Many still seek retribution either through the law or unilateral actions.
The Shiite Muslim’s, who are concentrated in Iran, Iraq, and Lebanon, clash with the Sunni has been at the heart of Islam since the groups first diverged after the Prophet Muhammad died in 632, and his followers could not agree on whether to choose bloodline successors or leaders most likely to follow the tenets of the faith.
The group now known as Sunnis chose Abu Bakr, the prophet’s adviser, to become the first successor, or caliph, to lead the Muslim state. Shiites favored Ali, Muhammad’s cousin and son-in-law. Ali and his successors are called imams, who not only lead the Shiites but also are considered to be descendants of Muhammad. After the 11th imam died in 874, and his young son was said to have disappeared from the funeral, Shiites in particular came to see the child as a Messiah who had been hidden from the public by God.
The largest sect of Shiites, known as “twelvers,” have been preparing for his return ever since.
Not "until the ascendancy of Ayatollah Ruhollah Khomeini in 1978" did they believe that they had once again begun to live under the authority of a legitimate religious figure. (and just how scary that was for the rest of the world and Iran we all know)
For Sunni Muslims, approximately 90 percent of the Muslim world, the loss of the caliphate after World War I was devastating in light of the hitherto continuous historic presence of the caliph, the guardian of Islamic law and the Islamic state. Sunni fundamentalist leaders thereafter emerged in nations such as Egypt and India, where contact with Western political structures provided them with a model awkwardly to imitate ... as they struggled after 1924 to provide a viable alternative to the caliphate.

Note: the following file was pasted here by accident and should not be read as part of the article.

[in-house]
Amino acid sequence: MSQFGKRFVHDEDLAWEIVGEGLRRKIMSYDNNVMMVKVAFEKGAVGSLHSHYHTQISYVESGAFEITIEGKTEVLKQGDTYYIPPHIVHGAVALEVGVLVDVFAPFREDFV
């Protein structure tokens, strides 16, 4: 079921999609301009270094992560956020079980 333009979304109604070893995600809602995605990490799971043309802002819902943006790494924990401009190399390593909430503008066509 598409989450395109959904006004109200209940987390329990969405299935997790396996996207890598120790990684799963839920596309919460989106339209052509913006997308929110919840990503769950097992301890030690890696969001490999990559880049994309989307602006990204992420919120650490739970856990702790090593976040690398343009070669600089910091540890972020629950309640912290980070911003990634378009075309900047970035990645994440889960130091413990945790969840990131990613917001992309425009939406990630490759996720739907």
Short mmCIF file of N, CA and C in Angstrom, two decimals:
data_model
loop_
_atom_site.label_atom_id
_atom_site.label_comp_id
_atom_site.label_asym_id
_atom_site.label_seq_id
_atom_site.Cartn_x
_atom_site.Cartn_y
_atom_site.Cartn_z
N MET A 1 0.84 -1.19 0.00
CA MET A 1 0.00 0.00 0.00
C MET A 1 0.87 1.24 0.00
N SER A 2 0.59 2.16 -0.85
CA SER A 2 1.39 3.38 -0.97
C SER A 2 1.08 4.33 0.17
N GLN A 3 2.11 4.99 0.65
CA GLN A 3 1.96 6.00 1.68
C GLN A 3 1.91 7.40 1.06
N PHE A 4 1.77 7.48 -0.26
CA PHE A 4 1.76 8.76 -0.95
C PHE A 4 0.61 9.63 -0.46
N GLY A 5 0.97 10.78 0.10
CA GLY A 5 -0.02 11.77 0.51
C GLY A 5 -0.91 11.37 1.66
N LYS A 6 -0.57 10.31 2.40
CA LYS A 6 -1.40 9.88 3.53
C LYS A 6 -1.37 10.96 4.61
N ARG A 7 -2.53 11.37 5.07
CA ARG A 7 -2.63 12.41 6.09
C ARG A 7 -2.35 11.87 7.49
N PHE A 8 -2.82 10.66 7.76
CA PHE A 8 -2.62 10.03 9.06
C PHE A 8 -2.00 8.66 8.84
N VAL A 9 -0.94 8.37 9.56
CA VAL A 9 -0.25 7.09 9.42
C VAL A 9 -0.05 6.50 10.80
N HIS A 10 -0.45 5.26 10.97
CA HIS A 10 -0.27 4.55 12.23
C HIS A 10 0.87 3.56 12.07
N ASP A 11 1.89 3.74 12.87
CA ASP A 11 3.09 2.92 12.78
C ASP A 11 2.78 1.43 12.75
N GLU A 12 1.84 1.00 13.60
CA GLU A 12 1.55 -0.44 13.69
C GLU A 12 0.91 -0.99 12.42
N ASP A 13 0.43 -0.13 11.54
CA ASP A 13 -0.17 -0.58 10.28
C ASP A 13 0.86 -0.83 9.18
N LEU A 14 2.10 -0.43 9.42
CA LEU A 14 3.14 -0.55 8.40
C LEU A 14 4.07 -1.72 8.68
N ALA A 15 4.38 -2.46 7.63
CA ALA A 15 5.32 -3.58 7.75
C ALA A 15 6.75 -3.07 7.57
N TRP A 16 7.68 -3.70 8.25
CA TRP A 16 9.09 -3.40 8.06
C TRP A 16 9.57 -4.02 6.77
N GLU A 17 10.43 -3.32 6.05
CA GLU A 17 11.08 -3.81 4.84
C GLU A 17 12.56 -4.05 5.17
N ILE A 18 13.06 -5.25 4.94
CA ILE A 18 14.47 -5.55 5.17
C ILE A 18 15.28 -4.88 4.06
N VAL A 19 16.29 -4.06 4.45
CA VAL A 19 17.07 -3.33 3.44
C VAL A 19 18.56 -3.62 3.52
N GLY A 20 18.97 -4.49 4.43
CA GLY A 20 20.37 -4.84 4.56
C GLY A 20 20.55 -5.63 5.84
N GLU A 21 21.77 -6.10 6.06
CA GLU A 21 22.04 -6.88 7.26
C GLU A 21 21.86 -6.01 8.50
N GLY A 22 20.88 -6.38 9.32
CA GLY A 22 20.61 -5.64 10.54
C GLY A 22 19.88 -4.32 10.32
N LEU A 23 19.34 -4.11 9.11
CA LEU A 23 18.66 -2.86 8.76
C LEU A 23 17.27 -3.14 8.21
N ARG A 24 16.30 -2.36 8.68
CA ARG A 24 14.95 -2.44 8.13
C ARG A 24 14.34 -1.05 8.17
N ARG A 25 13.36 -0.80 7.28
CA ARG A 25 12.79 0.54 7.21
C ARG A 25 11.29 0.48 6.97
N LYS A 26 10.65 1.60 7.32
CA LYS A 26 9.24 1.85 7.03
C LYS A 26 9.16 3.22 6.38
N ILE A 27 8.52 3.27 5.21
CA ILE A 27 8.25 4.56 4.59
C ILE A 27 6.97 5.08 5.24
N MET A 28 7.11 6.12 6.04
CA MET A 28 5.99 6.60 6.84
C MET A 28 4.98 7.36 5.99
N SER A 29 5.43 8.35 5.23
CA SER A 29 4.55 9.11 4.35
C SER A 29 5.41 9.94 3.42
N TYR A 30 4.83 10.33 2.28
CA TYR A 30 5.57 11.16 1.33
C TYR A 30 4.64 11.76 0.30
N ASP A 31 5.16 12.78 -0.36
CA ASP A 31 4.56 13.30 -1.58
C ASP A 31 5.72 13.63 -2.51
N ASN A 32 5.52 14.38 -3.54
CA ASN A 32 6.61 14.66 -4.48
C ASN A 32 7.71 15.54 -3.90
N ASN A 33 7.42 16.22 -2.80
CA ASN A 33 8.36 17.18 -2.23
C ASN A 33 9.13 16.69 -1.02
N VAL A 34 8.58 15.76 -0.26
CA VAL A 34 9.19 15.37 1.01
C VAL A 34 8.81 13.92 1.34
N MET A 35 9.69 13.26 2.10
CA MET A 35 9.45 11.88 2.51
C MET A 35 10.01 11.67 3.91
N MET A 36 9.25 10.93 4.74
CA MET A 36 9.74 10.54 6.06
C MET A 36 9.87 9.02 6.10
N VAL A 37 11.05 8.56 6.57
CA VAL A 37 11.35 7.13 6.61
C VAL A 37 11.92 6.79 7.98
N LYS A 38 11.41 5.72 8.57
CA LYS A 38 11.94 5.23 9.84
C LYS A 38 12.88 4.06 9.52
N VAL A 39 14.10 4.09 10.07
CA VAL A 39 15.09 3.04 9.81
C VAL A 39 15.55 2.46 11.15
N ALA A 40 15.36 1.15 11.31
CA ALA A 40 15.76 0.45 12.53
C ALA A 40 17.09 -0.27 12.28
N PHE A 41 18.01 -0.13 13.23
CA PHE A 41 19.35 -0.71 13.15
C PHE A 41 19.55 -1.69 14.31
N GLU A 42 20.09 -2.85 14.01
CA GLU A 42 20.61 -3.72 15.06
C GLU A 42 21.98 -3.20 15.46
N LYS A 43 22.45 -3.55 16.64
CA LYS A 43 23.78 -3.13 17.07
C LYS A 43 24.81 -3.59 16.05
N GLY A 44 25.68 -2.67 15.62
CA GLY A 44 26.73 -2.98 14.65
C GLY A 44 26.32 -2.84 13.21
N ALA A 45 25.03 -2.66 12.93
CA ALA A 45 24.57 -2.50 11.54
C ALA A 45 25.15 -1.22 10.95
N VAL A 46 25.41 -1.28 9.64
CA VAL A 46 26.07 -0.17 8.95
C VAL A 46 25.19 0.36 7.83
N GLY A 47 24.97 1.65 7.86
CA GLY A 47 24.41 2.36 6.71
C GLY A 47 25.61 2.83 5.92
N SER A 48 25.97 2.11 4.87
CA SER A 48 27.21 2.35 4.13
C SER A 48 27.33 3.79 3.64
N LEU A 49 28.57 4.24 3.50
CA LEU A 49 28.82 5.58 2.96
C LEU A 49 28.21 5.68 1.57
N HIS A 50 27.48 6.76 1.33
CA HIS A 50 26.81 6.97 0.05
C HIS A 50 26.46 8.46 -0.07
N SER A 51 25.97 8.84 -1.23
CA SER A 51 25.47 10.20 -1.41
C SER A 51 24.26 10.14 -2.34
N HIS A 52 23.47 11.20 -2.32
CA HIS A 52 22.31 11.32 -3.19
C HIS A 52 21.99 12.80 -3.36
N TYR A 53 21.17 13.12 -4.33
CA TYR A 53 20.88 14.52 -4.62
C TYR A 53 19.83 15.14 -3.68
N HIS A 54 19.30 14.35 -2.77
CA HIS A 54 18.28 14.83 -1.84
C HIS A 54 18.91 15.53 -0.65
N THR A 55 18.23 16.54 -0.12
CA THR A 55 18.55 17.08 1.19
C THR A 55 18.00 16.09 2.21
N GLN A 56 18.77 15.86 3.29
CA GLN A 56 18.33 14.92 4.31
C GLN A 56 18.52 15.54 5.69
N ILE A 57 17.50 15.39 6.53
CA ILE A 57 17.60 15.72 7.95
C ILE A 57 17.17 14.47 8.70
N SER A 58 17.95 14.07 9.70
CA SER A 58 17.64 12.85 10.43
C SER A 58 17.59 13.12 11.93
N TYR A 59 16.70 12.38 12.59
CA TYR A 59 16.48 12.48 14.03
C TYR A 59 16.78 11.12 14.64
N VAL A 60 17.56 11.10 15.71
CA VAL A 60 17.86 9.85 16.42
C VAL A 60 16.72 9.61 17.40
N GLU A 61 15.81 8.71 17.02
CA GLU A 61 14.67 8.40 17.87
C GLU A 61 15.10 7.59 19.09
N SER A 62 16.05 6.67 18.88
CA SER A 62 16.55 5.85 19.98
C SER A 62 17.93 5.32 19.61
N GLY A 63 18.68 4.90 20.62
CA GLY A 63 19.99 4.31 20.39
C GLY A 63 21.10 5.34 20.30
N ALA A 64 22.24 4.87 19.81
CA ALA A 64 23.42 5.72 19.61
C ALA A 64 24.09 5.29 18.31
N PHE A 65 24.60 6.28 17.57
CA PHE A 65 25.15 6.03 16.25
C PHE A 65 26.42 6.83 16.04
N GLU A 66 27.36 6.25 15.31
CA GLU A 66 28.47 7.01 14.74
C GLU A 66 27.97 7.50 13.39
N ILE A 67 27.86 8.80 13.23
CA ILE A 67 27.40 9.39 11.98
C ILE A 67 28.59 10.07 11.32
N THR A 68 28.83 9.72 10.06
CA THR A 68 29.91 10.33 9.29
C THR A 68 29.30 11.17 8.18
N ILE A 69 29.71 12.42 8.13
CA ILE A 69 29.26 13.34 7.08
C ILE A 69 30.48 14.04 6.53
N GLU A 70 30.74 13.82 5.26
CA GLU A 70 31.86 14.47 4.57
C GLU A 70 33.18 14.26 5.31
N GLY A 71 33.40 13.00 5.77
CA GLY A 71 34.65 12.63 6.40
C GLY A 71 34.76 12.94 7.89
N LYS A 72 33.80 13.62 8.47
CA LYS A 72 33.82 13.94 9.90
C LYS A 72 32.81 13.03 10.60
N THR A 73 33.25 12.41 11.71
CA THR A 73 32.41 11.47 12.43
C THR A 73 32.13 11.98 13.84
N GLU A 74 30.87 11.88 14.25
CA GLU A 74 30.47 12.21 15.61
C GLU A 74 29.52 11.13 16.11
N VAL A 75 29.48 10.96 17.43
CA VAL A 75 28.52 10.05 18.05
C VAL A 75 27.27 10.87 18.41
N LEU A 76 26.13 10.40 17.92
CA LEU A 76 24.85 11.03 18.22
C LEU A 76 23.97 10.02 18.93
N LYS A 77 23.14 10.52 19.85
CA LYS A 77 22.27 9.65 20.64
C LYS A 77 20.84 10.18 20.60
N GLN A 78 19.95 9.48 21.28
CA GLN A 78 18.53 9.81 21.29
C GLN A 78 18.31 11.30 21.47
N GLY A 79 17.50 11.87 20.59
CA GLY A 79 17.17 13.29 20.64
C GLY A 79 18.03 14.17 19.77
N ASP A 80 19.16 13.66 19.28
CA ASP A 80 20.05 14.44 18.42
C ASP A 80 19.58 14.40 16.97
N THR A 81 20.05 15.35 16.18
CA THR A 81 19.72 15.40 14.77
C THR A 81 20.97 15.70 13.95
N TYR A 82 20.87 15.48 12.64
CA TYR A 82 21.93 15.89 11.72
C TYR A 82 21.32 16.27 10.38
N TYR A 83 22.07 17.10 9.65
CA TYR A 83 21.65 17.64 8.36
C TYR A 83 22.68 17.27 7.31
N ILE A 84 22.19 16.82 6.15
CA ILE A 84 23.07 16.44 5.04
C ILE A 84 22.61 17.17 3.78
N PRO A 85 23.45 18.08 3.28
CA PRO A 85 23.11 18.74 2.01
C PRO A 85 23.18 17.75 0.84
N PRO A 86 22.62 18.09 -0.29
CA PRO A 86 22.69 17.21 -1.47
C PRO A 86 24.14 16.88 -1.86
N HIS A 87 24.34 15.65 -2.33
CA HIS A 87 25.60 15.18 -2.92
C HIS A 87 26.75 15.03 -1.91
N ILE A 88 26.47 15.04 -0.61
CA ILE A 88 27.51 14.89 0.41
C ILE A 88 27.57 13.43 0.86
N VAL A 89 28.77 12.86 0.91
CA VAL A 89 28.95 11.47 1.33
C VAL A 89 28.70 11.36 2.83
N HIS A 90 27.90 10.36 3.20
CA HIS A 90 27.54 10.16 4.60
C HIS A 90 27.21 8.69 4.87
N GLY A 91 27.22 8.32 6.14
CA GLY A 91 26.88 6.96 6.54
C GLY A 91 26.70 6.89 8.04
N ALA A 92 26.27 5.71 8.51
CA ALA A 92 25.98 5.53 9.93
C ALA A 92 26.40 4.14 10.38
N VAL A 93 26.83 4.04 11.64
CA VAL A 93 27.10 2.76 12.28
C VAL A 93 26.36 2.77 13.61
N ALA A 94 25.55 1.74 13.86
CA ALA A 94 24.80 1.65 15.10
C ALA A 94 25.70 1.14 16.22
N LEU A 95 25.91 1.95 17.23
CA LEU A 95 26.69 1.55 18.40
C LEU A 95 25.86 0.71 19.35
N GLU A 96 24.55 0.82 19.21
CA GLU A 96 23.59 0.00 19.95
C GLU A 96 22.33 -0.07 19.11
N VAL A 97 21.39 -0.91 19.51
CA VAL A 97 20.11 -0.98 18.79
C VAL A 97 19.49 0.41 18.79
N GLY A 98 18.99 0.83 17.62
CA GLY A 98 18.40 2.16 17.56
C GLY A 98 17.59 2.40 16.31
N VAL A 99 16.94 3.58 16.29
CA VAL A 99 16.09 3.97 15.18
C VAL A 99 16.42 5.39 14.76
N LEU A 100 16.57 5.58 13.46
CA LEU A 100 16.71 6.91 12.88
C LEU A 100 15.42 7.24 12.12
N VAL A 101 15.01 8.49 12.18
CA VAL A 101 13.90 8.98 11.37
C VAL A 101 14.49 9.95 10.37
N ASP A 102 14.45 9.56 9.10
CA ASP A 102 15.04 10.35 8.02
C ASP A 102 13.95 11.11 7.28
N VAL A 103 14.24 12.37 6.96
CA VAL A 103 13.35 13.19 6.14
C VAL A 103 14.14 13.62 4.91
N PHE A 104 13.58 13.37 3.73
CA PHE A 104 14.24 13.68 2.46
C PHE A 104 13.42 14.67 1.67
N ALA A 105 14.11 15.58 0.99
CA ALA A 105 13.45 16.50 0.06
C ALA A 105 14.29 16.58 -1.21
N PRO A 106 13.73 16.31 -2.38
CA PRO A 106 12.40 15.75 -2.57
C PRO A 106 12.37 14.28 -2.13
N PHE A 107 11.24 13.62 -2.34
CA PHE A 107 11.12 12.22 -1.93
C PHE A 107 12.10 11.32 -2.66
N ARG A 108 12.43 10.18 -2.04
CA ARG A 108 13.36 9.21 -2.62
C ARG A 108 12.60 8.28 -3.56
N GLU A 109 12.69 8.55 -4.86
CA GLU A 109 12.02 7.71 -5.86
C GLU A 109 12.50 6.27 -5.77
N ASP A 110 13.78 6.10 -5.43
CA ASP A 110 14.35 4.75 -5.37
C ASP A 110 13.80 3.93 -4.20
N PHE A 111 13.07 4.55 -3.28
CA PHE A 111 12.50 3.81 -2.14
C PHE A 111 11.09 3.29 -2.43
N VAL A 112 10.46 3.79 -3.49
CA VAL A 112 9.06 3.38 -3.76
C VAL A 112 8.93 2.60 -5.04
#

What is important to remember, for this discussion, is that religions are run by men (for the most part Q, for the most part) and men can be avaricious, corrupt, victims to their own bullshit, and have a testosterone hunger for power and proving they are right. Having your hands on the joystick for any large organized religion makes it very tempting to remodel the world in the image you think fit – I give up Pope Benedict as example (just not so certain the holocaust happened. Excuse me?). Albeit he did retract - um yes...
Easy there boys this is not a rant against “men”, you well know you are my favourite people but rather organized religion (not spirituality, that can flourish in or out of organization) that forgets it is only divinely inspired – the chaps making the calls and writing the dogma are human and capable of grave error. As true for Christianity (the priest and the incidents of pedophilia) and the other major religions as it is for Islam.
As far as how this impacts the West politically – well that’s a long discussion eh? But we do need to stir the above thoughts into that pot. Nothing happens in a vacuum – not religion and not war. Sometimes you can not change people’s minds, and you then must get out of the way lest you, or someone’s else’s son or daughter, becomes a target. I''m just saying...